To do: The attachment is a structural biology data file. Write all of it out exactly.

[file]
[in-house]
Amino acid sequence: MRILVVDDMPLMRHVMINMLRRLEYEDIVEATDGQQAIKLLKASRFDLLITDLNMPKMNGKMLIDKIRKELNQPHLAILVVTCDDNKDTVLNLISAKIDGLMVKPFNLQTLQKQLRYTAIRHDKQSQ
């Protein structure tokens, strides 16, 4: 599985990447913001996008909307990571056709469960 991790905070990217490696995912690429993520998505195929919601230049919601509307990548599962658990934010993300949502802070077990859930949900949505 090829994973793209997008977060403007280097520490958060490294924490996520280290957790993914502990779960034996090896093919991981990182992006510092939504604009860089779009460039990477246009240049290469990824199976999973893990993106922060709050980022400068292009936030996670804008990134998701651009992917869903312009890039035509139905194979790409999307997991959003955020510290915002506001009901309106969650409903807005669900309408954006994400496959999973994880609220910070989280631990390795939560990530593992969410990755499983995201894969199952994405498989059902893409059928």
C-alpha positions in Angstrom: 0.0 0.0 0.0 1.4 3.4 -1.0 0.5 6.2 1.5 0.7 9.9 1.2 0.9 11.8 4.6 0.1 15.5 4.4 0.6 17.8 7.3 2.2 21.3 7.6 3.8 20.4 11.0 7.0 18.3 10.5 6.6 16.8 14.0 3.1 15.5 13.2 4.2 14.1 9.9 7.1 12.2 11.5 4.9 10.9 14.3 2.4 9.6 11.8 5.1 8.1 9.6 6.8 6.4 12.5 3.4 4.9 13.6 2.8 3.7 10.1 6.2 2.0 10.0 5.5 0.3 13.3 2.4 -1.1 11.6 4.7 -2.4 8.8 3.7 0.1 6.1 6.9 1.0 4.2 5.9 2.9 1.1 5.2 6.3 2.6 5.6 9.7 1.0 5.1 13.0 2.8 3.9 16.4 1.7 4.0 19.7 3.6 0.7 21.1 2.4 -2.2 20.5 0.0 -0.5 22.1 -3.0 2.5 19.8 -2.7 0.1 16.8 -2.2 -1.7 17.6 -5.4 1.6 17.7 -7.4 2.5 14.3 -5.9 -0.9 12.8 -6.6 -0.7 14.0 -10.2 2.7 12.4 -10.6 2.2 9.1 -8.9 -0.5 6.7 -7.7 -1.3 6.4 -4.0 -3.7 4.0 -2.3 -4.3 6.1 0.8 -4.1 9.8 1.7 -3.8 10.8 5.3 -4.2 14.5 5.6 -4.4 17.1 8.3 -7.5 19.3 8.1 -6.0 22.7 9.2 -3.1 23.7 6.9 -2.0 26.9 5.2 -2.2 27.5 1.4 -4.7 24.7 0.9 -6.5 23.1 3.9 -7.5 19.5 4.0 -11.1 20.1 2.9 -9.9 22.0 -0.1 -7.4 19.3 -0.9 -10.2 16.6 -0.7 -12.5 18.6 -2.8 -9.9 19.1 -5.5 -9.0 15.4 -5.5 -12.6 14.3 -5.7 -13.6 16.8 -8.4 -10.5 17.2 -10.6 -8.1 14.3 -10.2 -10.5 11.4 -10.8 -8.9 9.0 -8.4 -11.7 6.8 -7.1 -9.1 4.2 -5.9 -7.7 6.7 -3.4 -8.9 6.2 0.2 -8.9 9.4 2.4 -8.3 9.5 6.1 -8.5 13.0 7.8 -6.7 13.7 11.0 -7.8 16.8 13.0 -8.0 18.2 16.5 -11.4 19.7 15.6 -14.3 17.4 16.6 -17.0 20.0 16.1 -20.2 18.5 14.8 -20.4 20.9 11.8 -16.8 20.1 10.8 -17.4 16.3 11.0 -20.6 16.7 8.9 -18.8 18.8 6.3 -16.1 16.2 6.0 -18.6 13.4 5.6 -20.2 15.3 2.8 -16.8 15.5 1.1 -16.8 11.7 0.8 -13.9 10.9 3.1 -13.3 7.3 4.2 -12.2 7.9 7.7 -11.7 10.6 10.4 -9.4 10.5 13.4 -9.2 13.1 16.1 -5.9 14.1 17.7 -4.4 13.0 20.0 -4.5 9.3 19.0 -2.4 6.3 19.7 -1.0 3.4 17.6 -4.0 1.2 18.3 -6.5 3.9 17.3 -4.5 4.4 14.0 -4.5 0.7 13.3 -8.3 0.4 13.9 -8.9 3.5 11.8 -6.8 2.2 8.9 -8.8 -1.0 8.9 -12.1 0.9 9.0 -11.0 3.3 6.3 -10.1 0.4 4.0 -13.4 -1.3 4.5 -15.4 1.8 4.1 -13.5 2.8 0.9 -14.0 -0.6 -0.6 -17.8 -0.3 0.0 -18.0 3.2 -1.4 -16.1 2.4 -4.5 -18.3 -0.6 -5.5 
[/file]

[in-house]
Amino acid sequence: MRILVVDDMPLMRHVMINMLRRLEYEDIVEATDGQQAIKLLKASRFDLLITDLNMPKMNGKMLIDKIRKELNQPHLAILVVTCDDNKDTVLNLISAKIDGLMVKPFNLQTLQKQLRYTAIRHDKQSQ
């Protein structure tokens, strides 16, 4: 599985990447913001996008909307990571056709469960 991790905070990217490696995912690429993520998505195929919601230049919601509307990548599962658990934010993300949502802070077990859930949900949505 090829994973793209997008977060403007280097520490958060490294924490996520280290957790993914502990779960034996090896093919991981990182992006510092939504604009860089779009460039990477246009240049290469990824199976999973893990993106922060709050980022400068292009936030996670804008990134998701651009992917869903312009890039035509139905194979790409999307997991959003955020510290915002506001009901309106969650409903807005669900309408954006994400496959999973994880609220910070989280631990390795939560990530593992969410990755499983995201894969199952994405498989059902893409059928």
C-alpha positions in Angstrom: 0.0 0.0 0.0 1.4 3.4 -1.0 0.5 6.2 1.5 0.7 9.9 1.2 0.9 11.8 4.6 0.1 15.5 4.4 0.6 17.8 7.3 2.2 21.3 7.6 3.8 20.4 11.0 7.0 18.3 10.5 6.6 16.8 14.0 3.1 15.5 13.2 4.2 14.1 9.9 7.1 12.2 11.5 4.9 10.9 14.3 2.4 9.6 11.8 5.1 8.1 9.6 6.8 6.4 12.5 3.4 4.9 13.6 2.8 3.7 10.1 6.2 2.0 10.0 5.5 0.3 13.3 2.4 -1.1 11.6 4.7 -2.4 8.8 3.7 0.1 6.1 6.9 1.0 4.2 5.9 2.9 1.1 5.2 6.3 2.6 5.6 9.7 1.0 5.1 13.0 2.8 3.9 16.4 1.7 4.0 19.7 3.6 0.7 21.1 2.4 -2.2 20.5 0.0 -0.5 22.1 -3.0 2.5 19.8 -2.7 0.1 16.8 -2.2 -1.7 17.6 -5.4 1.6 17.7 -7.4 2.5 14.3 -5.9 -0.9 12.8 -6.6 -0.7 14.0 -10.2 2.7 12.4 -10.6 2.2 9.1 -8.9 -0.5 6.7 -7.7 -1.3 6.4 -4.0 -3.7 4.0 -2.3 -4.3 6.1 0.8 -4.1 9.8 1.7 -3.8 10.8 5.3 -4.2 14.5 5.6 -4.4 17.1 8.3 -7.5 19.3 8.1 -6.0 22.7 9.2 -3.1 23.7 6.9 -2.0 26.9 5.2 -2.2 27.5 1.4 -4.7 24.7 0.9 -6.5 23.1 3.9 -7.5 19.5 4.0 -11.1 20.1 2.9 -9.9 22.0 -0.1 -7.4 19.3 -0.9 -10.2 16.6 -0.7 -12.5 18.6 -2.8 -9.9 19.1 -5.5 -9.0 15.4 -5.5 -12.6 14.3 -5.7 -13.6 16.8 -8.4 -10.5 17.2 -10.6 -8.1 14.3 -10.2 -10.5 11.4 -10.8 -8.9 9.0 -8.4 -11.7 6.8 -7.1 -9.1 4.2 -5.9 -7.7 6.7 -3.4 -8.9 6.2 0.2 -8.9 9.4 2.4 -8.3 9.5 6.1 -8.5 13.0 7.8 -6.7 13.7 11.0 -7.8 16.8 13.0 -8.0 18.2 16.5 -11.4 19.7 15.6 -14.3 17.4 16.6 -17.0 20.0 16.1 -20.2 18.5 14.8 -20.4 20.9 11.8 -16.8 20.1 10.8 -17.4 16.3 11.0 -20.6 16.7 8.9 -18.8 18.8 6.3 -16.1 16.2 6.0 -18.6 13.4 5.6 -20.2 15.3 2.8 -16.8 15.5 1.1 -16.8 11.7 0.8 -13.9 10.9 3.1 -13.3 7.3 4.2 -12.2 7.9 7.7 -11.7 10.6 10.4 -9.4 10.5 13.4 -9.2 13.1 16.1 -5.9 14.1 17.7 -4.4 13.0 20.0 -4.5 9.3 19.0 -2.4 6.3 19.7 -1.0 3.4 17.6 -4.0 1.2 18.3 -6.5 3.9 17.3 -4.5 4.4 14.0 -4.5 0.7 13.3 -8.3 0.4 13.9 -8.9 3.5 11.8 -6.8 2.2 8.9 -8.8 -1.0 8.9 -12.1 0.9 9.0 -11.0 3.3 6.3 -10.1 0.4 4.0 -13.4 -1.3 4.5 -15.4 1.8 4.1 -13.5 2.8 0.9 -14.0 -0.6 -0.6 -17.8 -0.3 0.0 -18.0 3.2 -1.4 -16.1 2.4 -4.5 -18.3 -0.6 -5.5 